Going Green: How do I start recycling?

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Going Green: How do I start recycling?

Begin by reducing how much stuff you use

The best time to begin to think about recycling is when you are shopping. Reducing the amount of things you buy and the amount of packaging you use will prevent waste in the first place. This is where living the raw food lifestyle really pays off ecologically. Fresh fruits and vegetables come with little or no packaging, compared with processed foods which are not only unhealthy and loaded with sodium, but also packed in unnecessary and wasteful packaging.

Here are some ideas for reducing how much stuff you consume:

Instead of buying brand new CDs, Books, and DVDs, borrow them from the library.

Go to www.lendlist.org to find items to borrow or to list your own items out for loan.

Purchase reusable items such as cameras, razors, batteries, eating utensils, cloth diapers, etc. Avoid using “disposable” items as much as possible.

Pay your bills and read the newspaper online to cut down on your paper use. Try to print on both sides of paper.

Bring your own shopping bags with you when you shop.

Buy in bulk to avoid excess packaging.

Only purchase items which come in recyclable containers.

Try to break the shopping habit, buy only what you really need. 

Reuse as much as you can

Reusing things when possible is even better than recycling because the item does not have to go through processing in order to be used again. There are many ways to reuse items. Here are a few ideas to get you started:

Reuse old nut butter jars to store dried herbs, nuts, grains, and legumes in.

Shop at thrift stores and garage sales. When you purchase things that have been gently used, you prevent them from going to the landfill. You also prevent new items from being made, which saves precious energy and resources.

Go to www.swaptree.com to trade your old books, CDs, and DVDs that you no longer use for titles that you would like to have.

Join your local www.freecycle.org group. Here you can offer to give away items you no longer need, or look for free stuff for yourself.

Go to www.craigslist.org to list used items for sale or look to for used items that you would like to buy.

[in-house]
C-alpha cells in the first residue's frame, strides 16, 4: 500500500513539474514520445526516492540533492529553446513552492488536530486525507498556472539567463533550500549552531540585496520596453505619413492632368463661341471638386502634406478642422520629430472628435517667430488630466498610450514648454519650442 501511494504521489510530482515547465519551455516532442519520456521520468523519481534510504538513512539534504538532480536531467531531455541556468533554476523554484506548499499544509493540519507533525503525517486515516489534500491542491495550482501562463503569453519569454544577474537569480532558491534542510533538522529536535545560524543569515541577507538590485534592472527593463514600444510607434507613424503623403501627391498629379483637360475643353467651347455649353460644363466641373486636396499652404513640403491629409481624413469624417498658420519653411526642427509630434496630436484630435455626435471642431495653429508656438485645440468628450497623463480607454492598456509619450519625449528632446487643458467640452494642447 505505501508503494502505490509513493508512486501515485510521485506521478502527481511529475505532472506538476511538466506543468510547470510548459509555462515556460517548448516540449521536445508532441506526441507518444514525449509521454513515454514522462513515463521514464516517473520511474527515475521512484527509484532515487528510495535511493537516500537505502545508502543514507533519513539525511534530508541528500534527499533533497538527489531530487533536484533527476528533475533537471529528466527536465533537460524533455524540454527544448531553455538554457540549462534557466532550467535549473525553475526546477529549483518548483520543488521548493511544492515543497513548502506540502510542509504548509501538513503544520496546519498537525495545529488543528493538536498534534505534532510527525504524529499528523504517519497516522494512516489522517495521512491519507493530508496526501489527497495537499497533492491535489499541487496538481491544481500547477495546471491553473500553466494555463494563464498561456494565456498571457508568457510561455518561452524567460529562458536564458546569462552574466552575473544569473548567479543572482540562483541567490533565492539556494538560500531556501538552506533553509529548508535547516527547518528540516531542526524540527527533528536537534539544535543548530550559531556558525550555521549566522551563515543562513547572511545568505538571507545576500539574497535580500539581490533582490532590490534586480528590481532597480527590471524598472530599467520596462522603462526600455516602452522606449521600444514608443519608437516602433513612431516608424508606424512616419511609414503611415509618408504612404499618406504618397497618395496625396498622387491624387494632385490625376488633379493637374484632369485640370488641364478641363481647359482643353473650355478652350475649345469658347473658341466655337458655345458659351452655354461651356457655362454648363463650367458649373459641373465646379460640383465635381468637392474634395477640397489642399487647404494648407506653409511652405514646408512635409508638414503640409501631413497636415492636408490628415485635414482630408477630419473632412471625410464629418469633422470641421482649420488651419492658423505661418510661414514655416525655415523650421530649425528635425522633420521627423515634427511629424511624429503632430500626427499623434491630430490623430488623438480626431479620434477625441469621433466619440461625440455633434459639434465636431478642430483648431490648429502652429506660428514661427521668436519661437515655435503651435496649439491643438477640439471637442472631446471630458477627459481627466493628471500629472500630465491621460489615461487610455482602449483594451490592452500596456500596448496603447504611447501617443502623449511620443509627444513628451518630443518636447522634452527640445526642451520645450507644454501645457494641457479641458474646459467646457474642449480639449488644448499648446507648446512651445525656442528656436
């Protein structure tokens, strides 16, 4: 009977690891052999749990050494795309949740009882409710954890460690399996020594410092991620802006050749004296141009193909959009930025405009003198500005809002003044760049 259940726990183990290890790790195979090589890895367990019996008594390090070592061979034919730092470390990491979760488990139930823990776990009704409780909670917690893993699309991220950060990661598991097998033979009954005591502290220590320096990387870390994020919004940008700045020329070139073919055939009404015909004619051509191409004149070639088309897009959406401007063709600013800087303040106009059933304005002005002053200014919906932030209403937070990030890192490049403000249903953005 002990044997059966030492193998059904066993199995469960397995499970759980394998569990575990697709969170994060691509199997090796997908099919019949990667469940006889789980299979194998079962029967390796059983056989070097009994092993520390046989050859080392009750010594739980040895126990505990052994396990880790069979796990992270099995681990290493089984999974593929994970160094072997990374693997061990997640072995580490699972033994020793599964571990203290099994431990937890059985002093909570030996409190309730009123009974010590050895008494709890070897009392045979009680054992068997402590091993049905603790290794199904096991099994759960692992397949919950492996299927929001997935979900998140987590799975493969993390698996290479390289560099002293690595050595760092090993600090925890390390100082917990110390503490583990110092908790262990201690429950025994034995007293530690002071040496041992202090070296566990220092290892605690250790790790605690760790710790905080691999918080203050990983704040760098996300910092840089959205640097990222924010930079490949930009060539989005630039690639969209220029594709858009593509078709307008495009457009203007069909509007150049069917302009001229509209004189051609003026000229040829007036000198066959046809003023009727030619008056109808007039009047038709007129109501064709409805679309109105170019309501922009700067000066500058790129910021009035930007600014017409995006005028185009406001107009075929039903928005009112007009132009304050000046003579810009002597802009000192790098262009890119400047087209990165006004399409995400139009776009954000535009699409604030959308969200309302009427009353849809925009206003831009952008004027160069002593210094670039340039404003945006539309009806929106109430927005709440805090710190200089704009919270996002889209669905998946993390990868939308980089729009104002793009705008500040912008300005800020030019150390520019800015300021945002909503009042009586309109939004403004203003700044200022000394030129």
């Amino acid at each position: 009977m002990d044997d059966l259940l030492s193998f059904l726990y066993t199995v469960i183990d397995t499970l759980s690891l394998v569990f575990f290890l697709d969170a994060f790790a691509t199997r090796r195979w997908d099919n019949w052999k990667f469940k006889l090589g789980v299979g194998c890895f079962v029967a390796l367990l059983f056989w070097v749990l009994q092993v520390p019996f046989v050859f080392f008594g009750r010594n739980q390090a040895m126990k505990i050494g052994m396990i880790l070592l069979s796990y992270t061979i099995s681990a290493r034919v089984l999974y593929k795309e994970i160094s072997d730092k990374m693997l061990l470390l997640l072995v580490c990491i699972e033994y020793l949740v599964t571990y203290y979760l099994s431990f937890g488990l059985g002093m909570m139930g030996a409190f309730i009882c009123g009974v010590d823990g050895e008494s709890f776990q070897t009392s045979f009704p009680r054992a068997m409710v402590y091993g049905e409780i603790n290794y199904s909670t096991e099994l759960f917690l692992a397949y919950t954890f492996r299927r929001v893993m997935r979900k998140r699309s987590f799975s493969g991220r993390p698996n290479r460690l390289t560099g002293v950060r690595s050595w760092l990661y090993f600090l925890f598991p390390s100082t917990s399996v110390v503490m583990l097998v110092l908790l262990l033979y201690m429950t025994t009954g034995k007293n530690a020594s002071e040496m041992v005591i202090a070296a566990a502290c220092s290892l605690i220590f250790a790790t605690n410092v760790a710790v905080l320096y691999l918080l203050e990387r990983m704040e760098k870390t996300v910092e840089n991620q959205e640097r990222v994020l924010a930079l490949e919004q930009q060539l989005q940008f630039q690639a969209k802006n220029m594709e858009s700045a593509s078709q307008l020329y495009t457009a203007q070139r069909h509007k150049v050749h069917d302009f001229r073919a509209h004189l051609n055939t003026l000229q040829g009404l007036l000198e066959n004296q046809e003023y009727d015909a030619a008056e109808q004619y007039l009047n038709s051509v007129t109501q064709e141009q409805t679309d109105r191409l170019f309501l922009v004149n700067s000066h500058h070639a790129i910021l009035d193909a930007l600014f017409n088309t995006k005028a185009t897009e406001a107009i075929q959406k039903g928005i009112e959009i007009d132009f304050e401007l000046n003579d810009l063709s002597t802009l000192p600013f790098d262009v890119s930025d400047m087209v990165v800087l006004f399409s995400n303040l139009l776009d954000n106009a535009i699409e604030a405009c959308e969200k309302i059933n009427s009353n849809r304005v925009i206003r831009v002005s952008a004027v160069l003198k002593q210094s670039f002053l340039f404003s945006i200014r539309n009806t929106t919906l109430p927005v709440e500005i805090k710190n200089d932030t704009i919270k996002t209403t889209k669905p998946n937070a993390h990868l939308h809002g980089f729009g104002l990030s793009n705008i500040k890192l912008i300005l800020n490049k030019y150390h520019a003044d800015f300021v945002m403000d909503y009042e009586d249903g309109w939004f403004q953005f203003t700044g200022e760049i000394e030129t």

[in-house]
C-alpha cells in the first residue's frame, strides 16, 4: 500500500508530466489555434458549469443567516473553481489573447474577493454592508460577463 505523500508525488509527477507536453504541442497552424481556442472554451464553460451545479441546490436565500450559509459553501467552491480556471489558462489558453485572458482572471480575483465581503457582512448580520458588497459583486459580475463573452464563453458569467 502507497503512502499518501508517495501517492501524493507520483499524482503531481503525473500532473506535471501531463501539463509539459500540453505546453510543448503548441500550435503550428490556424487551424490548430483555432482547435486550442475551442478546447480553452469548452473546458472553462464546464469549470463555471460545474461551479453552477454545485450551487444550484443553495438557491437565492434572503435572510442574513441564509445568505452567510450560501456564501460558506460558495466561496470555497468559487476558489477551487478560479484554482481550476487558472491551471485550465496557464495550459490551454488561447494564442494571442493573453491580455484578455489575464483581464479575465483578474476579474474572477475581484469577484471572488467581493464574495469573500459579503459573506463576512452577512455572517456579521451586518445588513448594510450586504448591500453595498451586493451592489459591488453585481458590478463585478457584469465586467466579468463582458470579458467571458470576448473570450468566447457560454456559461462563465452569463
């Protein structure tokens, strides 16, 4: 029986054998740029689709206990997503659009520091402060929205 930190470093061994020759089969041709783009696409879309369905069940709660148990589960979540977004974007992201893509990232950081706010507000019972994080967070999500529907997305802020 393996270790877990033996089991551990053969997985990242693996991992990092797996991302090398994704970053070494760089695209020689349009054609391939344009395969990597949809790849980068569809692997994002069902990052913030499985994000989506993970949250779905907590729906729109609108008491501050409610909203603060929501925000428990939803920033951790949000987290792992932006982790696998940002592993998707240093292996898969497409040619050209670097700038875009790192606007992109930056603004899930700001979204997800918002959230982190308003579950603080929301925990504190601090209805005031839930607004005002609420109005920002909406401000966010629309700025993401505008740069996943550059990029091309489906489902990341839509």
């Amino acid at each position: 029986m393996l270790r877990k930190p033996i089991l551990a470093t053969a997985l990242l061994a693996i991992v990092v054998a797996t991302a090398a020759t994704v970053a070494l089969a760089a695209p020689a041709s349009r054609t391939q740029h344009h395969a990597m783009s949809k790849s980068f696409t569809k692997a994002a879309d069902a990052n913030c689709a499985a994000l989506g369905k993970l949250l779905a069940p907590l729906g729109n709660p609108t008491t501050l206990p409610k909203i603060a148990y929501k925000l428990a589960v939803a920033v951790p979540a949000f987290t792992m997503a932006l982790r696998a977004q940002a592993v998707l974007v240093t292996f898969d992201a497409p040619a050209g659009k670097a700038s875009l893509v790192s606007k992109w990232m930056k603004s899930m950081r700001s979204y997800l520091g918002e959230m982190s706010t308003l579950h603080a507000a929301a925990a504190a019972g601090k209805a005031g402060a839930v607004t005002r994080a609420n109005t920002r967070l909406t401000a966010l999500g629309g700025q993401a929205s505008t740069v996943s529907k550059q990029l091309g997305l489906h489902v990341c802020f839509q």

Habitat for humanity www.habitat.org accepts partially used building equipment such as paint for reuse.

Go to http://earth911.org to find plenty of organizations that will accept your unwanted things.

Recycle

Recycling is absolutely necessary to help protect our planet earth. Recycling not only keeps countless items from entering landfills, it also saves energy, water, and natural resources. Recycling reduces pollution and keeps items like cans and bottles out of the oceans. Recycling just one glass bottle saves enough energy to light an incandescent light bulb for up to four hours. While we are definitely making large strives in the right direction, there are still many improvements to be made. You may want to begin to recycle, but aren’t sure what you can recycle or where to get started.  

The first step in starting a recycling system in your home is to find out what the recycling rules are in your area.  Recycling options vary depending on your location. Go to http://earth911.org .  Here you can type in what you have to recycle along with your zip code to find out where to take your recyclable items or if your city has curbside recycling.

After you find out how to recycle in your area you can set up color coded bins in a convenient area of your home. For example, paper may go in a red bin, plastic in a green bin, aluminum cans in a blue bin, etc. Some recycling centers allow for all of the different types of items to go into one big bin together.

If your community does not have a recycling program, petition your government to start one. You can also check with your local health food store to see if they have a recycling program.

Here is a list of interesting items you may not have thought to recycle:

Tennis shoes- Nike takes any brand of old tennis shoes to recycle into athletic surfaces such as basketball and tennis courts. Got to www.nike.com for more information.

Rechargeable Batteries- Most stores that sell rechargeable batteries have a recycling program and will take them back.

Fleece clothing- Patagonia takes old fleece clothing and recycles the fabric into new garments. Go to www.patagonia.com/recycle for more information

Don’t forget to purchase items that are made from recycled materials. Examples include computer and notebook paper, bathroom tissue, and paper towels.

By reducing reusing, and recycling, you will make a huge difference in the future of our planet.

Written by Angela-Coate-HermesCopyright 2009

RawPeople.com 

References

Bongiorno, Lori. Green Greener Greenest: A Practical Guide to Making Eco-Smart Choices a Part of Your Life. New York: The Penguin Group, 2008.  

Crampon, Norm. Green House: eco-friendly disposal and recycling at home. Lanham, Maryland: The Rowan & Littlefield Publishing Group, Inc., 2008. 

 Schultz, Warren. The Organic Suburbanite; an environmentally friendly way to live the American dream. Emmaus, PA: Rodale Organic Living Books, 2001.